we didn’t play our best, but we did fight hard.” Sophomore forward Lynsey Curry tallied 17 shots in the past two games, though she did not convert on any of her chances. Curry leads the team in shot attempts, shots on goal and goals through six games this season. “It’s my job,” Curry said. “I should have opportunities. I just need to work on being more consistent and finishing the job.” Texas State generated four corner kicks in the second overtime, but Rice cleared each of those opportunities. Senior goalkeeper Natalie Gardini stopped a season-high nine shots and had her first shutout of the season. “We outplayed them,” Curry

said. “We had the momentum. It’s unfortunate because we definitely could have won, but the adversity, the rain and lightning threw us off.” The Bobcats continue the rest of a three-game home stand against Sam Houston State and UTEP this weekend, prior to their road matchup against the University of Texas Sept. 20. Sun Belt Conference play begins Sept. 27 against South Alabama. Texas State is 40-13-2 in its past 55 home games, dating back to the 2008-09 season. “It’s always fun to stay at home and not travel,” Conner said. “It’ll give us extra days of practice, and opportunities to clean and polish things up. It’ll be nice to stay home for a bit.”

ings. Utah recorded 10 serving aces against the Bobcats. “Hats off to Utah. They’re a strong team, but we made too many errors in the game,” said Coach Karen Chisum. “This is probably the first match this year we lost the serving-passing battle. They served us off the court. We have to be a tougher serving team and pass the ball a lot better. Overall, we just need to get rid of some of our errors and continue to stay confident.” Texas State resumed play on Saturday facing Prairie View A&M and North Texas. The Bobcats beat the Panthers in three sets, holding Prairie View to less than 20 points in each set. Senior middle-blocker Ashlee Hilbun led the team in kills, scoring 10 on 13 shot attempts, ending the

game with a .692 hitting percentage. Junior setter Caylin Mahoney accounted for 24 assists in the game. “We definitely have been doing a lot of good things,” Deardorff said. “Our back row is diving after shots. Our biggest weakness right now is serving. A lot of teams were able to get runs of points on us and knock us out of system. These two things we’re really going to address before conference starts.” The Bobcats’ final opponent of the tournament was host team North Texas. The Mean Green beat both Northwestern State and Prairie View A&M in three sets but lost to Utah. During the game between Texas State and North Texas, there was a combined 26 lead changes, with

the score being tied 40 times. The Bobcats lost to the Mean Green, 3-1. This match was the closest contested match Texas State has played this season. Sophomore outside-hitter Carnae Dillard tallied 18 kills, her highest number of kills in a single game during the tournament. The Bobcats’ totaled a .129 hitting percentage, which is their lowest shot percentage of the year. “Honestly, I was really impressed with how we played,” Hilbun said. “We fought all the way to the end in this game. During the Utah match, we didn’t fight all the way, but during this one, I am really impressed how the team did not give up until the last point. That’s something really good for us, which will help us move on to the next games.”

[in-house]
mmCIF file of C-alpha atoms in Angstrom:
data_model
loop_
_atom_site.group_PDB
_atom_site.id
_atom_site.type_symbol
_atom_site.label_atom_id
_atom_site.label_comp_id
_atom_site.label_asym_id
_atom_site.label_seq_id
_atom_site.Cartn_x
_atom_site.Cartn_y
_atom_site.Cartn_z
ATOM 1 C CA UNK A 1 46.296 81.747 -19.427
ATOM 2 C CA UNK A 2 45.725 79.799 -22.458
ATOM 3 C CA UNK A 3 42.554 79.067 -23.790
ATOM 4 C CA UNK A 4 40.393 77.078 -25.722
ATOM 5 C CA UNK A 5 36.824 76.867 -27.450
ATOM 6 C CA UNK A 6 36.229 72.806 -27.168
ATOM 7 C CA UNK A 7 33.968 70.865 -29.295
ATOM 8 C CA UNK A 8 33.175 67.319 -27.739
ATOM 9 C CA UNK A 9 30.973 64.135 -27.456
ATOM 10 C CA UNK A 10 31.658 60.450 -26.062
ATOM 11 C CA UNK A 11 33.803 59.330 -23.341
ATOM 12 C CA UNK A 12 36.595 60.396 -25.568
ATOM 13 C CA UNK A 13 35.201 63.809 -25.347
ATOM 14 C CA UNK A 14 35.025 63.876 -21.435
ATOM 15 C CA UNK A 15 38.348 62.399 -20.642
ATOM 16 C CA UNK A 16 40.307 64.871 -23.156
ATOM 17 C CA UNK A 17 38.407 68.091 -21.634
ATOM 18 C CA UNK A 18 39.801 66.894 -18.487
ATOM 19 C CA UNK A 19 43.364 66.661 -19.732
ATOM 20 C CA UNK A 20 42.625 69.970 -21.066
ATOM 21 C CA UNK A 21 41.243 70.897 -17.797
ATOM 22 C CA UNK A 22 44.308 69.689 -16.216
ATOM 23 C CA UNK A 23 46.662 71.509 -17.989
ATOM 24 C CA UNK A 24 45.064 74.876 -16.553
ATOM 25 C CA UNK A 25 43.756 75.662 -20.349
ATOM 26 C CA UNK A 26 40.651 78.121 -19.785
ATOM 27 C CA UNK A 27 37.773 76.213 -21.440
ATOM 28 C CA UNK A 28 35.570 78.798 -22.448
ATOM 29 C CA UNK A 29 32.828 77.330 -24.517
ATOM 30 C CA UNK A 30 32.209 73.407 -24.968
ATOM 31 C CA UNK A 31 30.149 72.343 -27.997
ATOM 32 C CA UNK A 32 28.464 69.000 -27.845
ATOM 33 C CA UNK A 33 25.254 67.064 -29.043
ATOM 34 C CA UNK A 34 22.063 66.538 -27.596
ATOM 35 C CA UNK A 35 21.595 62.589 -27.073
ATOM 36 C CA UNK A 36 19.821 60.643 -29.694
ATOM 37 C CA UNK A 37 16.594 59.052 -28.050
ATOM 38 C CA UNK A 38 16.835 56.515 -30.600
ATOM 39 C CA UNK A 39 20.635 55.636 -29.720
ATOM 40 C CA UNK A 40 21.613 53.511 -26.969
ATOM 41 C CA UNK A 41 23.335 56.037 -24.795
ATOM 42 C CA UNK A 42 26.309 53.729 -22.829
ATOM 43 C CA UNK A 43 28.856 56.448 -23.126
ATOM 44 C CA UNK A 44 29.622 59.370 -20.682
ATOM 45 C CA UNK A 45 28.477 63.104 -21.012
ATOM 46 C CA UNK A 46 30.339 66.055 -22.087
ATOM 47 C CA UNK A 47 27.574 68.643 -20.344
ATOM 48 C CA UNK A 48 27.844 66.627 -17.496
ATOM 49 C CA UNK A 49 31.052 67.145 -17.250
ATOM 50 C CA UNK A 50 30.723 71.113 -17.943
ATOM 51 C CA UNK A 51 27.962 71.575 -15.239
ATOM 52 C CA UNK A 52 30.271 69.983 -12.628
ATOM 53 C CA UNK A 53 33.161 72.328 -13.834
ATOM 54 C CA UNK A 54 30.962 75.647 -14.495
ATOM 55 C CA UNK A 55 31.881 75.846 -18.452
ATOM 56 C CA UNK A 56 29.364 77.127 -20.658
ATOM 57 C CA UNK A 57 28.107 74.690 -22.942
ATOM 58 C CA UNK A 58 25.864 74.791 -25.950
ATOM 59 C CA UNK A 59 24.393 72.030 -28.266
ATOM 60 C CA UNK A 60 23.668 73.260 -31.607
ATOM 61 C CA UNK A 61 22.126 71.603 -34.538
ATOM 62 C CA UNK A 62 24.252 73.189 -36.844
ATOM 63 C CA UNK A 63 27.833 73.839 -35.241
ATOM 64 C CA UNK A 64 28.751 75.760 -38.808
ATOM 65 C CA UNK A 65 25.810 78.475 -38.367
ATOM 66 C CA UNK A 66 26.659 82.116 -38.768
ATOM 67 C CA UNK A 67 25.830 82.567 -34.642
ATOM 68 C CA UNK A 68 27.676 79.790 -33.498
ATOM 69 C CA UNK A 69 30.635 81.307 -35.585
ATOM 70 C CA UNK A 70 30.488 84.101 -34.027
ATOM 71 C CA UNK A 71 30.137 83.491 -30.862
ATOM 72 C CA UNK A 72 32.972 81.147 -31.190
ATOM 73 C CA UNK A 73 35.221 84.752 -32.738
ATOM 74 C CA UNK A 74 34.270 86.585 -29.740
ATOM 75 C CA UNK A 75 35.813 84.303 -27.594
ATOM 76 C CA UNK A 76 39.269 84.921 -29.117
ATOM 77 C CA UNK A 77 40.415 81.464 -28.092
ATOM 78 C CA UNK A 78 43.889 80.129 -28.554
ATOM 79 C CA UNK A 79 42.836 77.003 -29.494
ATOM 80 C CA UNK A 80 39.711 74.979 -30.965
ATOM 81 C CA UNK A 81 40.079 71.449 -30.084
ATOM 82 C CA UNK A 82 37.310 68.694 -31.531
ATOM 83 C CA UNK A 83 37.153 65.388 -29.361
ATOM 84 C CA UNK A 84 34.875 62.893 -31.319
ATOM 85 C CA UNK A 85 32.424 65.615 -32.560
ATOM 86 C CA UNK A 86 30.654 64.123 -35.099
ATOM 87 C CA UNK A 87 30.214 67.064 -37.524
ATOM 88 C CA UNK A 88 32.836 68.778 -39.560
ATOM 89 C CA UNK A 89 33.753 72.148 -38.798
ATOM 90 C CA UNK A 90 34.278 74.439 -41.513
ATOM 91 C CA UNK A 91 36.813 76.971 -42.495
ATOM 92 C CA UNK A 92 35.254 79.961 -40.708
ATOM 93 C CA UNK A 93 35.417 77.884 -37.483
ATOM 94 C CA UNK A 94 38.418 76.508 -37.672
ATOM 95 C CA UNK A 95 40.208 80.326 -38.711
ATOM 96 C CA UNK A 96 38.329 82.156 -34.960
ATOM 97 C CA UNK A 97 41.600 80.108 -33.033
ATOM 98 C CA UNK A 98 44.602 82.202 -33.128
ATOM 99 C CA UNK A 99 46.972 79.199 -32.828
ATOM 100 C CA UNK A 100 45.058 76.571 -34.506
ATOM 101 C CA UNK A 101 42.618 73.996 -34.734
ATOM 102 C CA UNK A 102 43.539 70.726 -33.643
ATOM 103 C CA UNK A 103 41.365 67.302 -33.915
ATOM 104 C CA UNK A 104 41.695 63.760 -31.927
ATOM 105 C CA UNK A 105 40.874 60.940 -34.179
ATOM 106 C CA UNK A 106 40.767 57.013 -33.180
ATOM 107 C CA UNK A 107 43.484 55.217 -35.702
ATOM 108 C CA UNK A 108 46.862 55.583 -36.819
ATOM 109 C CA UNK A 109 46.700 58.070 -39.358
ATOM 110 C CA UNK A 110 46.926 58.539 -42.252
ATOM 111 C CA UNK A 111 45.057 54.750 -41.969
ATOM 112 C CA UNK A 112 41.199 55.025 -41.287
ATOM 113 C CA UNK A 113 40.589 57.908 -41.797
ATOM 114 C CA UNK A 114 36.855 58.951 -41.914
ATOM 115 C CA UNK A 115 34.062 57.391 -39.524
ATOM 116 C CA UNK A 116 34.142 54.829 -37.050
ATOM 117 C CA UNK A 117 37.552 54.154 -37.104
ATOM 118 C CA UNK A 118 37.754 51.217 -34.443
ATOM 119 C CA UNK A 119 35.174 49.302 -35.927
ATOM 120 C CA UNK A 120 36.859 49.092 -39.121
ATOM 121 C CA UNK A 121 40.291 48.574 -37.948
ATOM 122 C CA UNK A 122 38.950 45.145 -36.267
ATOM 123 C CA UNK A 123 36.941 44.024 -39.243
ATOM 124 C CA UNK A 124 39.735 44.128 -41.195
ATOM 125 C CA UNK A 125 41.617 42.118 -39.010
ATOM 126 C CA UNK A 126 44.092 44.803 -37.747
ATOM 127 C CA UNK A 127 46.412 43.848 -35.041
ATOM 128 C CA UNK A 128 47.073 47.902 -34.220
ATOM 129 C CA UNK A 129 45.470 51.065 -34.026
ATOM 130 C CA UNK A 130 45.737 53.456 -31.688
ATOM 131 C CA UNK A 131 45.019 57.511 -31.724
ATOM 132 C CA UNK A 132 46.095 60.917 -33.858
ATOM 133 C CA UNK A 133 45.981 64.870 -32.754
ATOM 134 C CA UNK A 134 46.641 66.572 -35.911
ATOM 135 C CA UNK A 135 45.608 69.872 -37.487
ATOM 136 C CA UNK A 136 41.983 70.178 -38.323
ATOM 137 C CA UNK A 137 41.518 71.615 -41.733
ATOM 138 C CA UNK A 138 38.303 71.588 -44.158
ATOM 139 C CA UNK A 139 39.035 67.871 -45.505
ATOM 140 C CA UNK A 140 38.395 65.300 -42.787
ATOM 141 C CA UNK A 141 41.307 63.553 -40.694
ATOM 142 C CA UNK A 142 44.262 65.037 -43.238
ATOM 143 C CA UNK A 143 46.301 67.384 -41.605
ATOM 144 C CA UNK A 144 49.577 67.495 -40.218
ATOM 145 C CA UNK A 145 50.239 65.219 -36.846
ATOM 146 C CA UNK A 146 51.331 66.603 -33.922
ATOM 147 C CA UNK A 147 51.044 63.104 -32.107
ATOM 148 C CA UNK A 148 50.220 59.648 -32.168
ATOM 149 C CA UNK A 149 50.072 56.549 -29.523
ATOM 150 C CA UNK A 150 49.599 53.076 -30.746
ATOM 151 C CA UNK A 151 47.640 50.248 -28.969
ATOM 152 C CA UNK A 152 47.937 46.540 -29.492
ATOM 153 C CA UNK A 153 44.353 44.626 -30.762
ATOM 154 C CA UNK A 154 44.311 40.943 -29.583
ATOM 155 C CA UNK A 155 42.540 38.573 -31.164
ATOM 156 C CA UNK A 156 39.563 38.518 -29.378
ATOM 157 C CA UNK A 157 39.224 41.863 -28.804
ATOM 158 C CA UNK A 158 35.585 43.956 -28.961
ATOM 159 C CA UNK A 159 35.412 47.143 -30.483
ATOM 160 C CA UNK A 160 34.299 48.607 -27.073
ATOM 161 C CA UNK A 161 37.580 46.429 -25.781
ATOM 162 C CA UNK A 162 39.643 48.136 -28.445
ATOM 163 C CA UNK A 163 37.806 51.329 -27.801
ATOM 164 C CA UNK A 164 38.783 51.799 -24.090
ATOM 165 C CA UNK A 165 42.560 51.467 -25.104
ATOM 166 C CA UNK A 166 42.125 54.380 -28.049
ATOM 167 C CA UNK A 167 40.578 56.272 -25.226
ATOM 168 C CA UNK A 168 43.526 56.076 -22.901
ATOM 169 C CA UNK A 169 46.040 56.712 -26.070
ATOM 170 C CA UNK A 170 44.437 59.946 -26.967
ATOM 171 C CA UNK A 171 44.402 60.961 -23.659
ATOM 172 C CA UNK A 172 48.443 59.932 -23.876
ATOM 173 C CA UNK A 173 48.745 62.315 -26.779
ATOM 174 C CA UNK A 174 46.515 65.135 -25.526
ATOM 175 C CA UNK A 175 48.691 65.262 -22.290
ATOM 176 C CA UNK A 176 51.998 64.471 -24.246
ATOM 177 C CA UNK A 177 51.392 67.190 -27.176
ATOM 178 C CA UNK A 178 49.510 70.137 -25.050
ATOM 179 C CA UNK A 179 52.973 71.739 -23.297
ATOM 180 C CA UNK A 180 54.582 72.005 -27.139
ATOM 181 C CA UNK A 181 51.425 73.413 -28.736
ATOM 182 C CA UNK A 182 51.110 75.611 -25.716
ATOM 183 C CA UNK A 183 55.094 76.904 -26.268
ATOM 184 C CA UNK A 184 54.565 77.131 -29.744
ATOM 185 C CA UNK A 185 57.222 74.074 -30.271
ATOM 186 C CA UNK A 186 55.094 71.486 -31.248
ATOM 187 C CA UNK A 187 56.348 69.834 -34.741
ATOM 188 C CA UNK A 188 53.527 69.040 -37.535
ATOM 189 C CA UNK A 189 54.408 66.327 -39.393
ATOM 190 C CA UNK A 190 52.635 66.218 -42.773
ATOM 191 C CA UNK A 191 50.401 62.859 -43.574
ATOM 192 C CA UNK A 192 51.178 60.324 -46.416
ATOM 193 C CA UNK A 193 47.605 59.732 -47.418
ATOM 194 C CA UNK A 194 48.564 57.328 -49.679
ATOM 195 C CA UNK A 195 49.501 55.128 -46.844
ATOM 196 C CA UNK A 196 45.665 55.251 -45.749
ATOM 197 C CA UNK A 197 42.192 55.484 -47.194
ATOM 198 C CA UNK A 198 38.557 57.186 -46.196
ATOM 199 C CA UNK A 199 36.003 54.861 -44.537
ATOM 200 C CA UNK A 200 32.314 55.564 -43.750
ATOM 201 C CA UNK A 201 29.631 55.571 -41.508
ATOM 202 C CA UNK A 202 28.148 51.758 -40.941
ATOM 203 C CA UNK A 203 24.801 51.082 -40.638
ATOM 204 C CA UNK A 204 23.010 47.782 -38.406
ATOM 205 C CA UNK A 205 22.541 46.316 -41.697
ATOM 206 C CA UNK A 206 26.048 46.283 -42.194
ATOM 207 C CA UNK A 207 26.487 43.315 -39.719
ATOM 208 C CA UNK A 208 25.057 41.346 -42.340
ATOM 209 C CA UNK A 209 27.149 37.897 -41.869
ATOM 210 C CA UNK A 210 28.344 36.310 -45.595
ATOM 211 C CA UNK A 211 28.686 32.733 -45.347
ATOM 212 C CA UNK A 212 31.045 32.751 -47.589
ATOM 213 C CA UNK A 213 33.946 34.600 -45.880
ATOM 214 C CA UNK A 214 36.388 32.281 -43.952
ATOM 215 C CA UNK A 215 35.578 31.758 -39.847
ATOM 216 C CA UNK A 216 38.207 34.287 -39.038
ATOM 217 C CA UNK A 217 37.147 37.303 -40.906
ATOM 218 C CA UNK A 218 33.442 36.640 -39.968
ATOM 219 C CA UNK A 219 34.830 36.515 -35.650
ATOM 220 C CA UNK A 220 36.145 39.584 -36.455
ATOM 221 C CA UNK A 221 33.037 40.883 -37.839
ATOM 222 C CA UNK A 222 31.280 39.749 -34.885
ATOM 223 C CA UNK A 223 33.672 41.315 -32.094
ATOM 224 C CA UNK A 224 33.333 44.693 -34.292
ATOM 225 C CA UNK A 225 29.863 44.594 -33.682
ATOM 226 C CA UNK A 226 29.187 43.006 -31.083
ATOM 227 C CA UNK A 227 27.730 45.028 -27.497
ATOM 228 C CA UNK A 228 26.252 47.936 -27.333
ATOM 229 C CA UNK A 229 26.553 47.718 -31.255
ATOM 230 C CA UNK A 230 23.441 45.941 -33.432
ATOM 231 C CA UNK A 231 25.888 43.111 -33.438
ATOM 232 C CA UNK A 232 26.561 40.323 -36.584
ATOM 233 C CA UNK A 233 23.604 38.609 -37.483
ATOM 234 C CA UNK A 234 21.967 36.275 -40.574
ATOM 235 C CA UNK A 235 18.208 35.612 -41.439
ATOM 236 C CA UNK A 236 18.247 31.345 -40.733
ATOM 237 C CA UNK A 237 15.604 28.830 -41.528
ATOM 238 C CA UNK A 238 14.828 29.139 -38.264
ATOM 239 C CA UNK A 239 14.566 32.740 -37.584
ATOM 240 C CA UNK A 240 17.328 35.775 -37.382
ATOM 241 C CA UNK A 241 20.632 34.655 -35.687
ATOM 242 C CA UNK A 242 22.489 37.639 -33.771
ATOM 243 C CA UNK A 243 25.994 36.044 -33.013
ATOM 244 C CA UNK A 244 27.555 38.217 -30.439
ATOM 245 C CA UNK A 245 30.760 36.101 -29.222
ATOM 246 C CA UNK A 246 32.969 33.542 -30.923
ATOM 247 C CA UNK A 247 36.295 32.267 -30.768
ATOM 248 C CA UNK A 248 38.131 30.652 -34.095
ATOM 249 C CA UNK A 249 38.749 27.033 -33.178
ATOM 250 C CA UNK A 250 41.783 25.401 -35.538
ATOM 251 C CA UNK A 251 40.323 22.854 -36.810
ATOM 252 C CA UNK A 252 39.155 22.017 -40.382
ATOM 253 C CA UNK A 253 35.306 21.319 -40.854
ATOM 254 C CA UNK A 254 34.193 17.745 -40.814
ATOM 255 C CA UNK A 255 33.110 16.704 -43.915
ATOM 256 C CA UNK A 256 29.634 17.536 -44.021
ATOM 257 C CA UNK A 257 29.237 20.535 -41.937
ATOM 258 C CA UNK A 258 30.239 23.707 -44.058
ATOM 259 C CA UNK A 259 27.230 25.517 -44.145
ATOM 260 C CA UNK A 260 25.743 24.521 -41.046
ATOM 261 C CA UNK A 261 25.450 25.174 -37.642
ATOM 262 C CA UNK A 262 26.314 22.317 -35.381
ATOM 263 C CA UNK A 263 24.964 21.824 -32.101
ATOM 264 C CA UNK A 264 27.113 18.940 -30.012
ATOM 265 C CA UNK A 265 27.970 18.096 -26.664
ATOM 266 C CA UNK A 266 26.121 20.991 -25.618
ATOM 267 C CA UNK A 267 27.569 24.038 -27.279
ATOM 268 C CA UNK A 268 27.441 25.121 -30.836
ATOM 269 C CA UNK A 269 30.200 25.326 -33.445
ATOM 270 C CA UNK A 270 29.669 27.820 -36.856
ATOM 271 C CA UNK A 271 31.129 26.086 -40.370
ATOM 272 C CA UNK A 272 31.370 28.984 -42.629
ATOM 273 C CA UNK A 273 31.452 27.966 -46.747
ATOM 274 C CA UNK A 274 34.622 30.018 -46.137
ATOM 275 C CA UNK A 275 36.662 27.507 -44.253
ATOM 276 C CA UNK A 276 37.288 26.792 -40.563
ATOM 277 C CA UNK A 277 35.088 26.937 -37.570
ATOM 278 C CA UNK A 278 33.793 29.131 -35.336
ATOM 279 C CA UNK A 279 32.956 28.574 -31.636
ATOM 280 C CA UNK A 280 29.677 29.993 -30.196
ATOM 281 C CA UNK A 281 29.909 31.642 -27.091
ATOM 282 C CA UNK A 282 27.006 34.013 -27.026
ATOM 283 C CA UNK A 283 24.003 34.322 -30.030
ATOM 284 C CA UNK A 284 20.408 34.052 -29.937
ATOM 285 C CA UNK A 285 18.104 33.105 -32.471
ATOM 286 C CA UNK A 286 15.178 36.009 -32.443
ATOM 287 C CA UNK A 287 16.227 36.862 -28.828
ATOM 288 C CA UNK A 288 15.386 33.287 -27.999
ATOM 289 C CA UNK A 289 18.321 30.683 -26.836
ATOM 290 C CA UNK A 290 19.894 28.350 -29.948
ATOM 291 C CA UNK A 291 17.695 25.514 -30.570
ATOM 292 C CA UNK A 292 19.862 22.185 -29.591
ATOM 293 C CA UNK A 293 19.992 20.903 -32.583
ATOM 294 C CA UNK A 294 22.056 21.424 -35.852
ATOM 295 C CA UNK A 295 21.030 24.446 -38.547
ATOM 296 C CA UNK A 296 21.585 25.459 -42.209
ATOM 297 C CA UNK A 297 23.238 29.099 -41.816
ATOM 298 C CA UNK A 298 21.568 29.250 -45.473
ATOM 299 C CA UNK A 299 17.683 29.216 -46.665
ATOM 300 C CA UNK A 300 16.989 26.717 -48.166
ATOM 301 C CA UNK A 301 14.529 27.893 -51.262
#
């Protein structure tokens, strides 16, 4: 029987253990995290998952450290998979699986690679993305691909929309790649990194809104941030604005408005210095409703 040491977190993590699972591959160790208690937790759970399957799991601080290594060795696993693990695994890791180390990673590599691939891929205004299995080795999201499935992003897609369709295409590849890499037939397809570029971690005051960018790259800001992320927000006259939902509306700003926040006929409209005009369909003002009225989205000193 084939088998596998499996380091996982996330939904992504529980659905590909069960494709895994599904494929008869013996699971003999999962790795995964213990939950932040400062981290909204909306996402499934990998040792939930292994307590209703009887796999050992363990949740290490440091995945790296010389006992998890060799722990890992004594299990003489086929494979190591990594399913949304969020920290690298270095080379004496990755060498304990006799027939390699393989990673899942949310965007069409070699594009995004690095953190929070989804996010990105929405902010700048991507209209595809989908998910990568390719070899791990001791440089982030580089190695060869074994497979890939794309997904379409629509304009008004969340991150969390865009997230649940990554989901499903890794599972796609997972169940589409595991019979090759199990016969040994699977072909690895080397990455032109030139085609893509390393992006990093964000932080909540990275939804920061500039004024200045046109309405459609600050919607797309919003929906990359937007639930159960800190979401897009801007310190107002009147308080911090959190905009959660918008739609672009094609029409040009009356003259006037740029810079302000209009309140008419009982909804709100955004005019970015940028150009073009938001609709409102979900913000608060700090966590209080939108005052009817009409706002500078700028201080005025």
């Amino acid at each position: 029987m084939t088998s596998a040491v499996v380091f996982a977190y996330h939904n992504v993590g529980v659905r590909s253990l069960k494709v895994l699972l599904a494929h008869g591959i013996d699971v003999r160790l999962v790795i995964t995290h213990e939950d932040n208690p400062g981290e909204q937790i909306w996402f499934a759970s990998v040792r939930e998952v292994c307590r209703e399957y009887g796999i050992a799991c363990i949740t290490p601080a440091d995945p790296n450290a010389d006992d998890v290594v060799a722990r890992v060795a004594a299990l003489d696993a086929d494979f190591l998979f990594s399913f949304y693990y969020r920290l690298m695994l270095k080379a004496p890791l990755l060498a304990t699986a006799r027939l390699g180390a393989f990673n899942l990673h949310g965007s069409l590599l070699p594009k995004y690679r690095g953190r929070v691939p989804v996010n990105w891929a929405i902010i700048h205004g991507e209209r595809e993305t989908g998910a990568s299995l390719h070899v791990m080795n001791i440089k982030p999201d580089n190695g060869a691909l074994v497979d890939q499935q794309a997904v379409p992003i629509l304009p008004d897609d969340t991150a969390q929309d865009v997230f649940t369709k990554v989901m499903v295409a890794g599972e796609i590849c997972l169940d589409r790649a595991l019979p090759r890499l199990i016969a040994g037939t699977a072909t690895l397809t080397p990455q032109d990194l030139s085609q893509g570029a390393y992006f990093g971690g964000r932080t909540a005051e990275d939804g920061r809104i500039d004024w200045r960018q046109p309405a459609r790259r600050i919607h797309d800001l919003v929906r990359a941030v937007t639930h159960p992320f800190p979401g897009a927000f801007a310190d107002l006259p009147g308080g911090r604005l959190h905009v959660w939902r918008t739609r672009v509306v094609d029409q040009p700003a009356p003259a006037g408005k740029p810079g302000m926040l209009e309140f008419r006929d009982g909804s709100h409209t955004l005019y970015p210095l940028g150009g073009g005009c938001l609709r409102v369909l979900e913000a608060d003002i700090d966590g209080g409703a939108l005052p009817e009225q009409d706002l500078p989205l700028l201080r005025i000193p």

Utah breaks 6-game win streak

By Bert Santibanez Sports Reporter @BertSantibanez

The Texas State volleyball team endured its first two losses of the season Friday and Saturday to Utah and North Texas at the North Texas Invitational. The Bobcats entered the invitational with a 5-0 record and moved to 6-0 when they defeated Northwestern State to open the tournament. The six-game winning streak marked the best beginning by a Texas State team since 1982. The Bobcats beat the Lady Demons 3-1. Senior right-side hitter Amari Deardorff, junior outside-hit-

ter Alexandra Simms and freshman outside-hitter Shelby Vas Matt all scored double-digits in kills. Simms led the category with a season-high 13 kills. The Bobcats committed 28 errors, which was the highest total in a single game for Texas State. The Bobcats’ next opponent was the Utah Utes, who would go on to win the tournament. Texas State lost to the Utes three sets to one. Junior Chelsey Schofield led Utah with 13 kills and 12 digs. Junior Lea Adolph accounted for 11 digs in the game. Adolph is seventh in Pacific-12 Conference rankings in the category, averaging 3.96 digs per game. The Utes are currently ranked first in the Pac-12 stand-

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B4 | The University Star | Sports | Tuesday September 10, 2013